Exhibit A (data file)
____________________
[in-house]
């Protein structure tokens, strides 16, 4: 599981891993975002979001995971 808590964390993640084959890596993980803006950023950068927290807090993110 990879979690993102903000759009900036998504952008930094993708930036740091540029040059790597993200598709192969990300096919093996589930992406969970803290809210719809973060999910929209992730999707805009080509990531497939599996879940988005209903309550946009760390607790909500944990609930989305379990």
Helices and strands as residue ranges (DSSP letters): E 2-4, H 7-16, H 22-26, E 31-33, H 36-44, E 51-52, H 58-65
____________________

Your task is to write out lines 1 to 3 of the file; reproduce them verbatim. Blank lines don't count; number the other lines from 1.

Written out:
[in-house]
């Protein structure tokens, strides 16, 4: 599981891993975002979001995971 808590964390993640084959890596993980803006950023950068927290807090993110 990879979690993102903000759009900036998504952008930094993708930036740091540029040059790597993200598709192969990300096919093996589930992406969970803290809210719809973060999910929209992730999707805009080509990531497939599996879940988005209903309550946009760390607790909500944990609930989305379990």
Helices and strands as residue ranges (DSSP letters): E 2-4, H 7-16, H 22-26, E 31-33, H 36-44, E 51-52, H 58-65